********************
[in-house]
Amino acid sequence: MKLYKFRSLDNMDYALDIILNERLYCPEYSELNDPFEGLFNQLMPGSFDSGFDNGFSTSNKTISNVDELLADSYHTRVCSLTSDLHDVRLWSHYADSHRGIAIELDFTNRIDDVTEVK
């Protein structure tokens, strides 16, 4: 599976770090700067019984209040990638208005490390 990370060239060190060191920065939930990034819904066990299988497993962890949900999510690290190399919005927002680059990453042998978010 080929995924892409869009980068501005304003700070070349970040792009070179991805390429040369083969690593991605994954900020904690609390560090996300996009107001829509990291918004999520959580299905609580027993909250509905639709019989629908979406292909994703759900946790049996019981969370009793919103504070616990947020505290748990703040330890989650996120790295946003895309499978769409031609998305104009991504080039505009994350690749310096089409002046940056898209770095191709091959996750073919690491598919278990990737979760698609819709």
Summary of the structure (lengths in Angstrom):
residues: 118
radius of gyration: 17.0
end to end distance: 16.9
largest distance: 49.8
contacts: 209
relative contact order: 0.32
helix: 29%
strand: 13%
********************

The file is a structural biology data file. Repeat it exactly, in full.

[in-house]
Amino acid sequence: MKLYKFRSLDNMDYALDIILNERLYCPEYSELNDPFEGLFNQLMPGSFDSGFDNGFSTSNKTISNVDELLADSYHTRVCSLTSDLHDVRLWSHYADSHRGIAIELDFTNRIDDVTEVK
């Protein structure tokens, strides 16, 4: 599976770090700067019984209040990638208005490390 990370060239060190060191920065939930990034819904066990299988497993962890949900999510690290190399919005927002680059990453042998978010 080929995924892409869009980068501005304003700070070349970040792009070179991805390429040369083969690593991605994954900020904690609390560090996300996009107001829509990291918004999520959580299905609580027993909250509905639709019989629908979406292909994703759900946790049996019981969370009793919103504070616990947020505290748990703040330890989650996120790295946003895309499978769409031609998305104009991504080039505009994350690749310096089409002046940056898209770095191709091959996750073919690491598919278990990737979760698609819709």
Summary of the structure (lengths in Angstrom):
residues: 118
radius of gyration: 17.0
end to end distance: 16.9
largest distance: 49.8
contacts: 209
relative contact order: 0.32
helix: 29%
strand: 13%